500 words (5 minutes reading time) by Tim Whistler
I have read Lancing and Colin’s posts with some interest. As a long-term, self-appointed local government pundit, I don’t think the rate cap can be an existential threat to local government, but it is going to turn councils into zombies. Like zombie companies, councils will become dependent on others for their survival. They will be alive but unable to think or act for themselves. Despite what people would like to think, ultimately, they will be simply the local branch of the state government delivering the services the state decides they must. This is at odds with what many councils currently think they are doing.
“Councils have autonomy to provide services that meet the needs of their local community, and will establish a range of discretionary processes, including local laws, to guide certain activities that can occur within their municipality.”Municipal Association of Victoria, ‘Vic Councils’ website
It is hard to see a council continuing to decide on the services they deliver for the local community when they live with their hand out to other levels of government. Councillors will effectively be the board members heading up a state-directed organisation funded by local people. Even the national government has started funding council services and assets. They have worked out that dropping a few crumbs onto the lap of a council during an election campaign is an effective vote winner. As Lancing Farrell pointed out, this just makes the situation worse when new capital assets are created, and the rate cap limits the funds available to operate them.
Anyone who doubts the impact of a rate cap should visit NSW. Take an extra spare wheel if you are driving. They have had a ‘rate peg’ for decades and councils have let assets like roads and parks degrade because they have had to focus on facilities needed to deliver services. I am sure councils will survive by funding the assets needed for their own means of production and they will let the assets that serve other purposes decline. Why would they fund roads required for freight and commuter travel to work? Why fund parks for exercise and keeping people healthy and out of hospitals? Why protect the local environment, improve water quality or reduce greenhouse emissions?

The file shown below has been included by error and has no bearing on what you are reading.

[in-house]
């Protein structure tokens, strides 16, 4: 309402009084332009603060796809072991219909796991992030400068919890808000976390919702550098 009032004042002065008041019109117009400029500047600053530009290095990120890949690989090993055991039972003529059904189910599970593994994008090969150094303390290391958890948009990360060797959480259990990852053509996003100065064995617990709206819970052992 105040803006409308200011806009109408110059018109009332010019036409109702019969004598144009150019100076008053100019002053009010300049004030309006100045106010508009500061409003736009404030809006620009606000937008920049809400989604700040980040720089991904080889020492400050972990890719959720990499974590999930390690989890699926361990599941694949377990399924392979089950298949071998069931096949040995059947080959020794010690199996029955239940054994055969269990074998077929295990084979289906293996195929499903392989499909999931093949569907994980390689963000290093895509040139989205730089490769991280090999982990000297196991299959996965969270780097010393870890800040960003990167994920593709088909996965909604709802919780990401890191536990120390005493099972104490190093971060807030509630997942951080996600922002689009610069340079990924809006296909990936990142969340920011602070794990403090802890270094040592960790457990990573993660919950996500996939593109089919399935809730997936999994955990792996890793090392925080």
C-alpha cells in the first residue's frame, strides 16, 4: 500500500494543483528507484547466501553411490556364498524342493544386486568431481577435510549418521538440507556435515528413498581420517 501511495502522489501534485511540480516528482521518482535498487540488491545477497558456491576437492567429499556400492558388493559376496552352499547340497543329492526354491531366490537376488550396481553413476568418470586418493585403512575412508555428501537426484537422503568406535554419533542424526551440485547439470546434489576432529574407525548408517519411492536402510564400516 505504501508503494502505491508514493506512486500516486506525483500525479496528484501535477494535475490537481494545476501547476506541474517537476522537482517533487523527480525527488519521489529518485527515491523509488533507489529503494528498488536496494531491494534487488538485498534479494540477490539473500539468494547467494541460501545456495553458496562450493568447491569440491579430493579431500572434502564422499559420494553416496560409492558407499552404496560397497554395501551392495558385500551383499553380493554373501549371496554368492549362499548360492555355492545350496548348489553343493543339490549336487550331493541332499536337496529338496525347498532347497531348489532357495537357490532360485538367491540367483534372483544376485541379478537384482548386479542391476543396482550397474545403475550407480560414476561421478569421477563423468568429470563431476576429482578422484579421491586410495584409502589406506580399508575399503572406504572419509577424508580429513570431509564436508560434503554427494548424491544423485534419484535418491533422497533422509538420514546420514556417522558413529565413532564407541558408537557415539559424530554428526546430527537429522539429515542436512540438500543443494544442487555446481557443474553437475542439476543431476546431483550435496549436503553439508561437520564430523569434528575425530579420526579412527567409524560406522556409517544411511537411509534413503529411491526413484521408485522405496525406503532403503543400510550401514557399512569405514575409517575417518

I can see the day coming when councils will only do these things to the extent that the state forces them to do it through legislation. The state government already has definite ideas about what councils should be doing.
“Each council plans and delivers services in health, planning and building control, business and economic development, waste and environmental management, and human and community services.”The State of Victoria, ‘Know your Council’ website
The future is especially dim for councils forced to keep up with urban growth by state planning policies, or where there are large CALD (culturally and linguistically diverse) communities, or where social and economic disadvantage is impacting people’s lives. A colleague once said to me that the national government doesn’t know there are people living in Australia outside Canberra, the state governments know there are people out there in the State but not what they really need, and councils know everyone in the municipality by name. If you believe this is the case, then the FinPro reports shows how the problem plays out when you look at which levels of government get the money (and have the power).
Based on history, I can’t see councils being able to work together well enough to force a re-think of rate capping simply because it is bad public policy. Nor can I see them responding to it in ways that demonstrate to the state that councils provide incredible value for money to rate payers.
Past performance says that councils wait for a crisis to act.
No, this is not Tim but it does show how he feels on most Mondays and when reading about the BS councils have to put up with.